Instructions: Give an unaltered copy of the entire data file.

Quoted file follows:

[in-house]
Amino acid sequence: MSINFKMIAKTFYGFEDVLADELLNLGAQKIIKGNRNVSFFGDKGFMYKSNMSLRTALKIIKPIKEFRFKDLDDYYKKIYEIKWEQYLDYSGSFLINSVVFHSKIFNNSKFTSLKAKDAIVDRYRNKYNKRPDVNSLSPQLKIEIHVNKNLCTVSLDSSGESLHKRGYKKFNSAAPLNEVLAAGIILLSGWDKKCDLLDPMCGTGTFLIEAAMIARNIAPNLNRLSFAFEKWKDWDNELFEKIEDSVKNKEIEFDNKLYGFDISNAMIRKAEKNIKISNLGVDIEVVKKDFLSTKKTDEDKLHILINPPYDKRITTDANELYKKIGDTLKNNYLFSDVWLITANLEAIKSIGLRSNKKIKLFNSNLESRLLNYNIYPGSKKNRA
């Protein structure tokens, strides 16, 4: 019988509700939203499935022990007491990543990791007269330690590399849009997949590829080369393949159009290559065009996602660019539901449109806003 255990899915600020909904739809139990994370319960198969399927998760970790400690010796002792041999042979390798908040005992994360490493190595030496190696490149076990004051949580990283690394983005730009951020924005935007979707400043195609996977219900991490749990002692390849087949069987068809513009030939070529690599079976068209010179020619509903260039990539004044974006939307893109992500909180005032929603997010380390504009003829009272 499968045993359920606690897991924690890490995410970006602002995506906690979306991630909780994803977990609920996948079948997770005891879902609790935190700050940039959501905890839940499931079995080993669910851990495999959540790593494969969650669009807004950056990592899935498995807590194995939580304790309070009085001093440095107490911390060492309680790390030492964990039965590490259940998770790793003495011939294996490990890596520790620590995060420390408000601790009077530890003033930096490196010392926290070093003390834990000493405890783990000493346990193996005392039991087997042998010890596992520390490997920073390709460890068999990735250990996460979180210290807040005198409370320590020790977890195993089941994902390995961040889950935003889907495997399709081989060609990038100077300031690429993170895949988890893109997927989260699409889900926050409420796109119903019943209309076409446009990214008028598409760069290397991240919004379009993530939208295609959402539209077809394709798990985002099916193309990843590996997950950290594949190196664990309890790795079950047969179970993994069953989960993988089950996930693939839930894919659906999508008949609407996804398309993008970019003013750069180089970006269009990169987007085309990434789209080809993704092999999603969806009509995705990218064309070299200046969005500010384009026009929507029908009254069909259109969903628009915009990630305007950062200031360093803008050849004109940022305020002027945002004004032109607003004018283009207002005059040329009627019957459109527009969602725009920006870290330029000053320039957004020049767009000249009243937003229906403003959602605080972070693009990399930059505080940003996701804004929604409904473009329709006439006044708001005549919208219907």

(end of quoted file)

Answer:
[in-house]
Amino acid sequence: MSINFKMIAKTFYGFEDVLADELLNLGAQKIIKGNRNVSFFGDKGFMYKSNMSLRTALKIIKPIKEFRFKDLDDYYKKIYEIKWEQYLDYSGSFLINSVVFHSKIFNNSKFTSLKAKDAIVDRYRNKYNKRPDVNSLSPQLKIEIHVNKNLCTVSLDSSGESLHKRGYKKFNSAAPLNEVLAAGIILLSGWDKKCDLLDPMCGTGTFLIEAAMIARNIAPNLNRLSFAFEKWKDWDNELFEKIEDSVKNKEIEFDNKLYGFDISNAMIRKAEKNIKISNLGVDIEVVKKDFLSTKKTDEDKLHILINPPYDKRITTDANELYKKIGDTLKNNYLFSDVWLITANLEAIKSIGLRSNKKIKLFNSNLESRLLNYNIYPGSKKNRA
């Protein structure tokens, strides 16, 4: 019988509700939203499935022990007491990543990791007269330690590399849009997949590829080369393949159009290559065009996602660019539901449109806003 255990899915600020909904739809139990994370319960198969399927998760970790400690010796002792041999042979390798908040005992994360490493190595030496190696490149076990004051949580990283690394983005730009951020924005935007979707400043195609996977219900991490749990002692390849087949069987068809513009030939070529690599079976068209010179020619509903260039990539004044974006939307893109992500909180005032929603997010380390504009003829009272 499968045993359920606690897991924690890490995410970006602002995506906690979306991630909780994803977990609920996948079948997770005891879902609790935190700050940039959501905890839940499931079995080993669910851990495999959540790593494969969650669009807004950056990592899935498995807590194995939580304790309070009085001093440095107490911390060492309680790390030492964990039965590490259940998770790793003495011939294996490990890596520790620590995060420390408000601790009077530890003033930096490196010392926290070093003390834990000493405890783990000493346990193996005392039991087997042998010890596992520390490997920073390709460890068999990735250990996460979180210290807040005198409370320590020790977890195993089941994902390995961040889950935003889907495997399709081989060609990038100077300031690429993170895949988890893109997927989260699409889900926050409420796109119903019943209309076409446009990214008028598409760069290397991240919004379009993530939208295609959402539209077809394709798990985002099916193309990843590996997950950290594949190196664990309890790795079950047969179970993994069953989960993988089950996930693939839930894919659906999508008949609407996804398309993008970019003013750069180089970006269009990169987007085309990434789209080809993704092999999603969806009509995705990218064309070299200046969005500010384009026009929507029908009254069909259109969903628009915009990630305007950062200031360093803008050849004109940022305020002027945002004004032109607003004018283009207002005059040329009627019957459109527009969602725009920006870290330029000053320039957004020049767009000249009243937003229906403003959602605080972070693009990399930059505080940003996701804004929604409904473009329709006439006044708001005549919208219907």